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Sculptor’s independent spirit
ignites creativity in long career


Essie Pinsker's
works embodying
beauty are the focus
of retrospective
in Palm Desert.


ON
ART
Jean McKig

Acclaimed sculptor Essie Pinsker’s constant life companion has been success driven by the indomitable will to survive. She possessed independence when it was not in the vocabulary of most women of her era.

“Being liberated in the ‘50s was not fun,” says Pinsker who is featured throughout the month in an exclusive retrospective at the Ross Watkins Gallery in Palm Desert. Most disturbing were attacks by women.

“My going back to work, leaving my children with the house-keeper and taking of separate vacations provoked scorn and disdain from my contemporaries.” Pinsker says. These words are a road map to understanding her life and her accomplishments.

Her first successes were in business. Her gift of energy and intelligence opened doors for her from modeling to merchandising and then to a writing and editing job at Women’s Wear Daily. This was the launching pad for additional careers in public relations, advertising, teaching and sculpting.

Her art career started as a hobby. She lived in New York City and

Transformation
Transformation
Bronze, 25" x 16" x 11"

availed herself of classes at the Art Students League. the Museum of Modern Art and the New School for Social Research, host to a hotbed of greats imparting their knowledge to budding talents.

Stimulated, she enrolled in sculpture classes at New York University with Vincent Glinsky and Herb Kallem, plus study with Mort Haber. She worked in bronze and then began to venture into more challenging areas of sculpture.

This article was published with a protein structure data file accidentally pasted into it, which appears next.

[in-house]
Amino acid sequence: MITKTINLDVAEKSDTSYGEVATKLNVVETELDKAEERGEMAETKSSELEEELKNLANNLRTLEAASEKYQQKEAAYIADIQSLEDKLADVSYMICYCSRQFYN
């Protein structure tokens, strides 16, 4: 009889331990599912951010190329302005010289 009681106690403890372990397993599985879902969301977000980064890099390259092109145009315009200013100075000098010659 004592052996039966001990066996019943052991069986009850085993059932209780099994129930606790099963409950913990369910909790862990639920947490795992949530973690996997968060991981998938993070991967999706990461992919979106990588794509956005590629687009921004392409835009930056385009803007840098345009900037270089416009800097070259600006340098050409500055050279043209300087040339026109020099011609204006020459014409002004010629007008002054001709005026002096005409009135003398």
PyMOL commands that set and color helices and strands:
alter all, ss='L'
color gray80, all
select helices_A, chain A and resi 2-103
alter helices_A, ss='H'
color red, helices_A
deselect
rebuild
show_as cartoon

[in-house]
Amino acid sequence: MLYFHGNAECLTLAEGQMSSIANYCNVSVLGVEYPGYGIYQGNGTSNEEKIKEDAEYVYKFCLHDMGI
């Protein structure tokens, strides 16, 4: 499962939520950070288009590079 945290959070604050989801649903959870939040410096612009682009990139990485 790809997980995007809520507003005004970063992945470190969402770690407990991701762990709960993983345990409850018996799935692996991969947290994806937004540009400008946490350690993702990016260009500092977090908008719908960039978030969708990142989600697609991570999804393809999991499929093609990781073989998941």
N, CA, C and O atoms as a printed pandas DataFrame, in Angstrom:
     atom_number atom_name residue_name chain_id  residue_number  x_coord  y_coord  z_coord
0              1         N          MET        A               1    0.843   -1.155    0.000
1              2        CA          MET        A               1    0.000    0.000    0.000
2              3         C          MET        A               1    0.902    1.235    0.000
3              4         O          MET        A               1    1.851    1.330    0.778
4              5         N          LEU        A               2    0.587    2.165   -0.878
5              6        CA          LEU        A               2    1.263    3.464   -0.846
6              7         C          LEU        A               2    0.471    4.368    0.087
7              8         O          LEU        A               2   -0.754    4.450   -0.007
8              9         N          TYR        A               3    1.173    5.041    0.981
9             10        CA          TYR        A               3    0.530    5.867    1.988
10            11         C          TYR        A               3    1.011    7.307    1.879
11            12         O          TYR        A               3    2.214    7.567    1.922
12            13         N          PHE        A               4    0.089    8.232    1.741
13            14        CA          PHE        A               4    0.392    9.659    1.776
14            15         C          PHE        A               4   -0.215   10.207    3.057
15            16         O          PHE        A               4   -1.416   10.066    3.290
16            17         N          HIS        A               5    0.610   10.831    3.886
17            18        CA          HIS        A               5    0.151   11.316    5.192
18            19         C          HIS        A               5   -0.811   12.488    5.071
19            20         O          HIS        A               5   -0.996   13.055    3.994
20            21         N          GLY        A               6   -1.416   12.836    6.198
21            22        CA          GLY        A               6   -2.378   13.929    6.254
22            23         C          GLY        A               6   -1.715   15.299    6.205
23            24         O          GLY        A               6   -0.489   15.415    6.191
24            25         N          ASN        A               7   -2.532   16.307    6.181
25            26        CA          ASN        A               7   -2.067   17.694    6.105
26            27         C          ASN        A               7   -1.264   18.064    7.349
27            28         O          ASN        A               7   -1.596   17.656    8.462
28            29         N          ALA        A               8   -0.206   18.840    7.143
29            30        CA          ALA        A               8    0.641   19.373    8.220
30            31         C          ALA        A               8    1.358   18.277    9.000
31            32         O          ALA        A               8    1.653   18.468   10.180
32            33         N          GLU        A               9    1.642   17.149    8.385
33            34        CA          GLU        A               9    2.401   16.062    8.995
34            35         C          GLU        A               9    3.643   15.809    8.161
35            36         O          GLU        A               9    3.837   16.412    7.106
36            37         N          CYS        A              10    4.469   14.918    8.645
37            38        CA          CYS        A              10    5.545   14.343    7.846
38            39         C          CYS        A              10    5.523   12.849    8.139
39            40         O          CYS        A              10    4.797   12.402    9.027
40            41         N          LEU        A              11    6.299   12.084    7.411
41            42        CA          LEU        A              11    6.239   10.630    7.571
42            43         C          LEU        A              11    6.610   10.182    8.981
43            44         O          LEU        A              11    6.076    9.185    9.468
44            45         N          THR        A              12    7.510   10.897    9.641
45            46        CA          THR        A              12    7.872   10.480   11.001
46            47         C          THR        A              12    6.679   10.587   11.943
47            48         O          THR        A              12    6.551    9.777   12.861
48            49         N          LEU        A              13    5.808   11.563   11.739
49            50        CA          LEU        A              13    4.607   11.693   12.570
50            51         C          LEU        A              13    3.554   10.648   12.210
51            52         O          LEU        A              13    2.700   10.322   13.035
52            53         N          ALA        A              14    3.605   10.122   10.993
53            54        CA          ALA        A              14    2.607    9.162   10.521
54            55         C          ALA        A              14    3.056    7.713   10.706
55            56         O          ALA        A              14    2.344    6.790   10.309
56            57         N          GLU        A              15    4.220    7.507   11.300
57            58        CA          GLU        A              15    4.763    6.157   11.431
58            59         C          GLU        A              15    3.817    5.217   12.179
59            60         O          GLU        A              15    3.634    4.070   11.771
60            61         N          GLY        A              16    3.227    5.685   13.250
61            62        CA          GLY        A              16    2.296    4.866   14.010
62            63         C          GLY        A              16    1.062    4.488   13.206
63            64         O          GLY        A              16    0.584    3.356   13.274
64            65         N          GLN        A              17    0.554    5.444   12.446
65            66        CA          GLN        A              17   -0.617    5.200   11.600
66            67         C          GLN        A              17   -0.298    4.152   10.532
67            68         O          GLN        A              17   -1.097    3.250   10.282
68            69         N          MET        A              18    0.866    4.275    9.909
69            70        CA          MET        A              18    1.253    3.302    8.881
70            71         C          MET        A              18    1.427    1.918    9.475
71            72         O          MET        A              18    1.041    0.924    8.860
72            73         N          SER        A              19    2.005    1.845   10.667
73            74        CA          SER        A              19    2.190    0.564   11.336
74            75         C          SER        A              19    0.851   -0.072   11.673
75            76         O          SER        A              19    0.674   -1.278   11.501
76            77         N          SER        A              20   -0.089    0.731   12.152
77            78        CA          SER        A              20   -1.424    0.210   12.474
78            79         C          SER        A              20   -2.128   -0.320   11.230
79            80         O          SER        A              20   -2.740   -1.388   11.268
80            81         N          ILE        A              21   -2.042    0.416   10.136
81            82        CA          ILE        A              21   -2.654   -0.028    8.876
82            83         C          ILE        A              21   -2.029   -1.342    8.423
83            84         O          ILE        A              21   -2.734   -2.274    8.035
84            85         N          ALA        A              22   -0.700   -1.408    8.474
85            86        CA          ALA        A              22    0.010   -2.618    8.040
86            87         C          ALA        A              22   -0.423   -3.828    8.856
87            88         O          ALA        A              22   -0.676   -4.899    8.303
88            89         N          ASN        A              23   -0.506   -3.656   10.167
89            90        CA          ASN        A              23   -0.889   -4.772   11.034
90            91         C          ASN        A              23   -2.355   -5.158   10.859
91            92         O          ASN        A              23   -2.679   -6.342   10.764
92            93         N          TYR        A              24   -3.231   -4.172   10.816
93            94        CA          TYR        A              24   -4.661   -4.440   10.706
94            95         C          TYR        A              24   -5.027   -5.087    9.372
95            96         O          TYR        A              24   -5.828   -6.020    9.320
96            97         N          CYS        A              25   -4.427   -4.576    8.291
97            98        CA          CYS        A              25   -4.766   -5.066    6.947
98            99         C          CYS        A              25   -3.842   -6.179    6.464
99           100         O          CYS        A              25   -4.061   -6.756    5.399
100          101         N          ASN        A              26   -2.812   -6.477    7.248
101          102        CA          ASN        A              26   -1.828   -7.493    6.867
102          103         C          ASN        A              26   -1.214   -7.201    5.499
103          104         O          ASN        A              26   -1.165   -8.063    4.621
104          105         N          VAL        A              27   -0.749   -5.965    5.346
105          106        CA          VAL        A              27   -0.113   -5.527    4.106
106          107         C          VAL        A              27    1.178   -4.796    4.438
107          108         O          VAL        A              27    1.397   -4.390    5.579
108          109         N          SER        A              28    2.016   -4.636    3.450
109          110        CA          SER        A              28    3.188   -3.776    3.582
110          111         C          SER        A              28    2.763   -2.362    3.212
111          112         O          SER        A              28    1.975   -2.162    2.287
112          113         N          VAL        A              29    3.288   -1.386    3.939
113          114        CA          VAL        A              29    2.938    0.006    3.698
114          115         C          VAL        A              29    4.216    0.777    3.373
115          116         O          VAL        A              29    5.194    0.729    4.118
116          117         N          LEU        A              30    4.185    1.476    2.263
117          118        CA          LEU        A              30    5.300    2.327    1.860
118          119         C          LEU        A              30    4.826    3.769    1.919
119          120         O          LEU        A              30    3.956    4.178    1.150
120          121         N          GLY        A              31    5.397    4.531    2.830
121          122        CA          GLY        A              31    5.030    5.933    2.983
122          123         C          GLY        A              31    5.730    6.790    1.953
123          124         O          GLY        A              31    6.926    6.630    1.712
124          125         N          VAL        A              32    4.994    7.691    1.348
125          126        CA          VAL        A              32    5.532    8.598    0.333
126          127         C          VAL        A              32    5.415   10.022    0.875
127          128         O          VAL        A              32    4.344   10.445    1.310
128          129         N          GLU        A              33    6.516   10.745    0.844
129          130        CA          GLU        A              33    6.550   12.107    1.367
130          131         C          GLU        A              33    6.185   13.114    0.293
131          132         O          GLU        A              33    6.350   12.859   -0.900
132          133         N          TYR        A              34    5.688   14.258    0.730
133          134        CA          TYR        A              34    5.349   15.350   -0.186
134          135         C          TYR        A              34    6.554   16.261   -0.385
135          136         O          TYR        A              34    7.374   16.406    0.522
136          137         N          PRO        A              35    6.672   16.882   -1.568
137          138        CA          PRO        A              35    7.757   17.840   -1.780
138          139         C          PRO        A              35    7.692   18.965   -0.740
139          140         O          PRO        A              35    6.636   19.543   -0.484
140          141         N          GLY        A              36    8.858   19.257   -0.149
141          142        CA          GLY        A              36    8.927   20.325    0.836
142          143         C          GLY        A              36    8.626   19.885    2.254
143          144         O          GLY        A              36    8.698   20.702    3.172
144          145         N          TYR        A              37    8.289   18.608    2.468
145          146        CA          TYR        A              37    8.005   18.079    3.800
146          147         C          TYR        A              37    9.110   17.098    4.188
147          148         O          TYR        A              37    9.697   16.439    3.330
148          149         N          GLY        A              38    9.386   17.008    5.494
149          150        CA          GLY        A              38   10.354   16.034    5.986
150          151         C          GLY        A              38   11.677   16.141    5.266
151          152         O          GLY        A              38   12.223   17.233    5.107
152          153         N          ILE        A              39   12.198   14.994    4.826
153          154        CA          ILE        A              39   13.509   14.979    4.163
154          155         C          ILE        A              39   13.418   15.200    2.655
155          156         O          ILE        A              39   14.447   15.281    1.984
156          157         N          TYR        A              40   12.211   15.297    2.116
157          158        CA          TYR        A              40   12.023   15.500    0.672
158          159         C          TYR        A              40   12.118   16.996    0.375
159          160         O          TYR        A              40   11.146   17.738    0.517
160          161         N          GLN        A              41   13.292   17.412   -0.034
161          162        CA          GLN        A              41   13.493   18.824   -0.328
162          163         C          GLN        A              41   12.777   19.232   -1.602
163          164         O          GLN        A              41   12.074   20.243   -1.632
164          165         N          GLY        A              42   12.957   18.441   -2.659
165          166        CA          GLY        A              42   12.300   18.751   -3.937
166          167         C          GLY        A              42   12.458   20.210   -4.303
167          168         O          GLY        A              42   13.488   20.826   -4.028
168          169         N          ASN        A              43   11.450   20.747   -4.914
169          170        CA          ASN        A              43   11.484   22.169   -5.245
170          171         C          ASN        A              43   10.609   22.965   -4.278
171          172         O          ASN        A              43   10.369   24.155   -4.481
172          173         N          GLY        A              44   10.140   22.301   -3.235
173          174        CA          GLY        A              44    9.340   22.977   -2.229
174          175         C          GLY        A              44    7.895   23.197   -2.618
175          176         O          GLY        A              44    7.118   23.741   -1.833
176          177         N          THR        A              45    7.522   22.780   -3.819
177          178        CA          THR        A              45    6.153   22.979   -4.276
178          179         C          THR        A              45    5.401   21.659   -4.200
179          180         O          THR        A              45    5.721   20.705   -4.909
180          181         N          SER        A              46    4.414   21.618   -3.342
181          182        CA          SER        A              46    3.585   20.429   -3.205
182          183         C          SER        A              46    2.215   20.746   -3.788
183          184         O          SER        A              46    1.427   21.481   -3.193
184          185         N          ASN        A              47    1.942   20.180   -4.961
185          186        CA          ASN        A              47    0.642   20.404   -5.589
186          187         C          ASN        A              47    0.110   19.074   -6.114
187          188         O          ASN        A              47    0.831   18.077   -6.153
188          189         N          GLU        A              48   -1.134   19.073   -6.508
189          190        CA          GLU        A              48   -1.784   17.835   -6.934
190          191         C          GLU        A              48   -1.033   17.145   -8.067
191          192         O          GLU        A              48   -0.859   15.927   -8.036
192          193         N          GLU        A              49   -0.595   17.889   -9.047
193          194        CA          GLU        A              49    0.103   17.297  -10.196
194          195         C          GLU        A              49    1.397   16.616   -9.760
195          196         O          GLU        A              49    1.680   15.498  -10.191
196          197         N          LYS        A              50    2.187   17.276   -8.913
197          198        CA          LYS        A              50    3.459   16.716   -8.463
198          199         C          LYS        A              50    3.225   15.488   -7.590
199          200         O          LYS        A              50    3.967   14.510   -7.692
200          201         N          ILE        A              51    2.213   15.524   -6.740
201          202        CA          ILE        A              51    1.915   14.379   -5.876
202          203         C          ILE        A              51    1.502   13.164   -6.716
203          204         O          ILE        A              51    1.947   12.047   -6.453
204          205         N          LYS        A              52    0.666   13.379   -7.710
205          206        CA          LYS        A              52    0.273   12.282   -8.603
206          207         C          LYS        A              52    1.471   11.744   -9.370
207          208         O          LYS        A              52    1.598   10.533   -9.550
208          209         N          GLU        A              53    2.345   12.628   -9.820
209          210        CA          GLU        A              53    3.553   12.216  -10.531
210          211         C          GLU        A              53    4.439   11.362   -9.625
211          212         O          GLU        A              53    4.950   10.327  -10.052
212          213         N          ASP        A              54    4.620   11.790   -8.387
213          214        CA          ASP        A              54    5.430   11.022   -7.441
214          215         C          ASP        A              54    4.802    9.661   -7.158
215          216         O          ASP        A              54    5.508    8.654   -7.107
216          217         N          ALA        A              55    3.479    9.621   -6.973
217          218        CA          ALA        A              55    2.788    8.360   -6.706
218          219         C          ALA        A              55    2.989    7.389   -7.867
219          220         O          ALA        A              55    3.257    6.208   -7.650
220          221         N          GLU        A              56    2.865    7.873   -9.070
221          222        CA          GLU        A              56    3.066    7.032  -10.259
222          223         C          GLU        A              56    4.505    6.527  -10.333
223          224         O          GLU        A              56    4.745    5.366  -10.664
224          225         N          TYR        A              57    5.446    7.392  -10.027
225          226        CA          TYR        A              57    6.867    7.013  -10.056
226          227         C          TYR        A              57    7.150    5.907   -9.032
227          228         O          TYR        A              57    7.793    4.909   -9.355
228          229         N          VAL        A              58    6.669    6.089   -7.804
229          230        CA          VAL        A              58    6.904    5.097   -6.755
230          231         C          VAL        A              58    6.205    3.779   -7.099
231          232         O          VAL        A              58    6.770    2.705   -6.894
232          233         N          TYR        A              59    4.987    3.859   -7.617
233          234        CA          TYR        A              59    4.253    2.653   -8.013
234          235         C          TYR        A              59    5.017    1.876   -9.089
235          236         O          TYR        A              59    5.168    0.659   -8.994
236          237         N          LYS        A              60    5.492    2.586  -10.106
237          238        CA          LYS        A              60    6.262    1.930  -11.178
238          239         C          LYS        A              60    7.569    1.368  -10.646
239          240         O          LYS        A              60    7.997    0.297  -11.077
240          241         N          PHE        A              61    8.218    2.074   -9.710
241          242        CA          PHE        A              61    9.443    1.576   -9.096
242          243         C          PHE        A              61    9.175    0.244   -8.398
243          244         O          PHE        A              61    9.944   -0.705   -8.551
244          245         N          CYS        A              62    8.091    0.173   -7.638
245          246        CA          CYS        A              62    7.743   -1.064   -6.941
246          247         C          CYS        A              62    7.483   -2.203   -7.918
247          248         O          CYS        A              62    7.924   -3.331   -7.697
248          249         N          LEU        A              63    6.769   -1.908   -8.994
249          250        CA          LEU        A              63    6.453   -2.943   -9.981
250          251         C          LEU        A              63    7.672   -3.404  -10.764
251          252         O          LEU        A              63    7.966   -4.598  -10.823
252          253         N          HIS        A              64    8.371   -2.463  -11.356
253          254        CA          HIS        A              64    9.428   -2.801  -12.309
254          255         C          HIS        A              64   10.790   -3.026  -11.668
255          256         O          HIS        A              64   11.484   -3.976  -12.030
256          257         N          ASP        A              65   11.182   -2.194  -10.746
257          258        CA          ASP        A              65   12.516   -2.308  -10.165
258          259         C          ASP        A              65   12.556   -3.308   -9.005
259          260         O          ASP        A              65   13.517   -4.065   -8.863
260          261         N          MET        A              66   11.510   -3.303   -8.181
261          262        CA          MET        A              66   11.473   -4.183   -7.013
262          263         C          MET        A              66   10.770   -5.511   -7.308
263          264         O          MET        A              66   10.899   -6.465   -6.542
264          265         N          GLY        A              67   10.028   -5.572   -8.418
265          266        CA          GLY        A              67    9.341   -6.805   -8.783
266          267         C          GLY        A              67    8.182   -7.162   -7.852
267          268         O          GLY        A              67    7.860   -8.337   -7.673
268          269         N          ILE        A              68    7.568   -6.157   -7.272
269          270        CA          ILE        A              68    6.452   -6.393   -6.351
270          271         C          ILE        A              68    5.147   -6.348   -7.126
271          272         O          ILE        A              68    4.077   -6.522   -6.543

Inspired by David Smith and his constructions, Pinsker found the oxyacetylene torch inviting enough to ignite her creativity, resulting in commissions for her pieces from corporate and public sectors. Pinsker’s path then led her to stone, and she became entranced by the sensuality and heroic possibilities of marble.

She went to Pietrasanta, Italy, and following her studies there, she

returned to her studio in New York and began her love affair with stone. She has an inventive sense of form, composition and approach to subject matter.

Pinsker is more interested in the volumes and curves suggested by the human form than just in abstract planes and angles. Biblical and mythological themes have allowed her to create lyrical pieces that embody all that is beautiful and pleasing to the eye.

Pinsker lives in California but retains her New York connections. She is recognized on both coasts as well as internationally. The Las Vegas Art Museum recently featured her sculptures in a lifetime retrospective that met with rave reviews.

She has been featured in the renowned Vorpal Gallery in the Soho District of New York, and Madison Avenue's Bodley Gallery and other galleries throughout the United States. Abroad, Pinsker has exhibited at the Arco International Art Fair in Madrid, Spain, as well as galleries in England, Germany and Sweden.

Her work is in the permanent collections of the Orange County Museum of Art, UCLA Medical Center, the National Portrait Gallery in Washington, D.C., War Memorial in Yehud, Israel, and Museum of Modern Art in Warsaw, Poland.

Ross Watkins Gallery is hosting a reception for Pinsker on Friday at The Art Place in Palm Desert, and Essie Pinsker will be present from 6 to 9 pm. The gallery is at 41-801 Corporate Way, No. 8, Palm Desert. Information: 773-5144.


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